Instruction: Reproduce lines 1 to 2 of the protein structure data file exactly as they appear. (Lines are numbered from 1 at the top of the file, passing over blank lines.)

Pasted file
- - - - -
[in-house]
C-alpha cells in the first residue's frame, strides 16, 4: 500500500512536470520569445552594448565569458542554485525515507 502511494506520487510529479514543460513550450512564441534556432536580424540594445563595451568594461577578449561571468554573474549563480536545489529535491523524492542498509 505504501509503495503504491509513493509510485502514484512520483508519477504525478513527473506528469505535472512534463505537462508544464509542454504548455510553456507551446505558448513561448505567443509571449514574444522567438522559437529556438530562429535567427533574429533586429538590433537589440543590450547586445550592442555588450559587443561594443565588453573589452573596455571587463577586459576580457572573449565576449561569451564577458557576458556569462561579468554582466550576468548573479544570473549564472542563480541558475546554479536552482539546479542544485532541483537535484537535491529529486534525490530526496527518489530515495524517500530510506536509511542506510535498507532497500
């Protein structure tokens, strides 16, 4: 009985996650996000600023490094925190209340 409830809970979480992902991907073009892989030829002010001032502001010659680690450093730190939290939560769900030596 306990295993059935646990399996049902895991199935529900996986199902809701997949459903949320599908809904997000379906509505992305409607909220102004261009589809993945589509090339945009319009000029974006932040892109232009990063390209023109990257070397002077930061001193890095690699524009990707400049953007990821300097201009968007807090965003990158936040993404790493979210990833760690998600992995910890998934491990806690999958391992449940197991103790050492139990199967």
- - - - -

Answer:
[in-house]
C-alpha cells in the first residue's frame, strides 16, 4: 500500500512536470520569445552594448565569458542554485525515507 502511494506520487510529479514543460513550450512564441534556432536580424540594445563595451568594461577578449561571468554573474549563480536545489529535491523524492542498509 505504501509503495503504491509513493509510485502514484512520483508519477504525478513527473506528469505535472512534463505537462508544464509542454504548455510553456507551446505558448513561448505567443509571449514574444522567438522559437529556438530562429535567427533574429533586429538590433537589440543590450547586445550592442555588450559587443561594443565588453573589452573596455571587463577586459576580457572573449565576449561569451564577458557576458556569462561579468554582466550576468548573479544570473549564472542563480541558475546554479536552482539546479542544485532541483537535484537535491529529486534525490530526496527518489530515495524517500530510506536509511542506510535498507532497500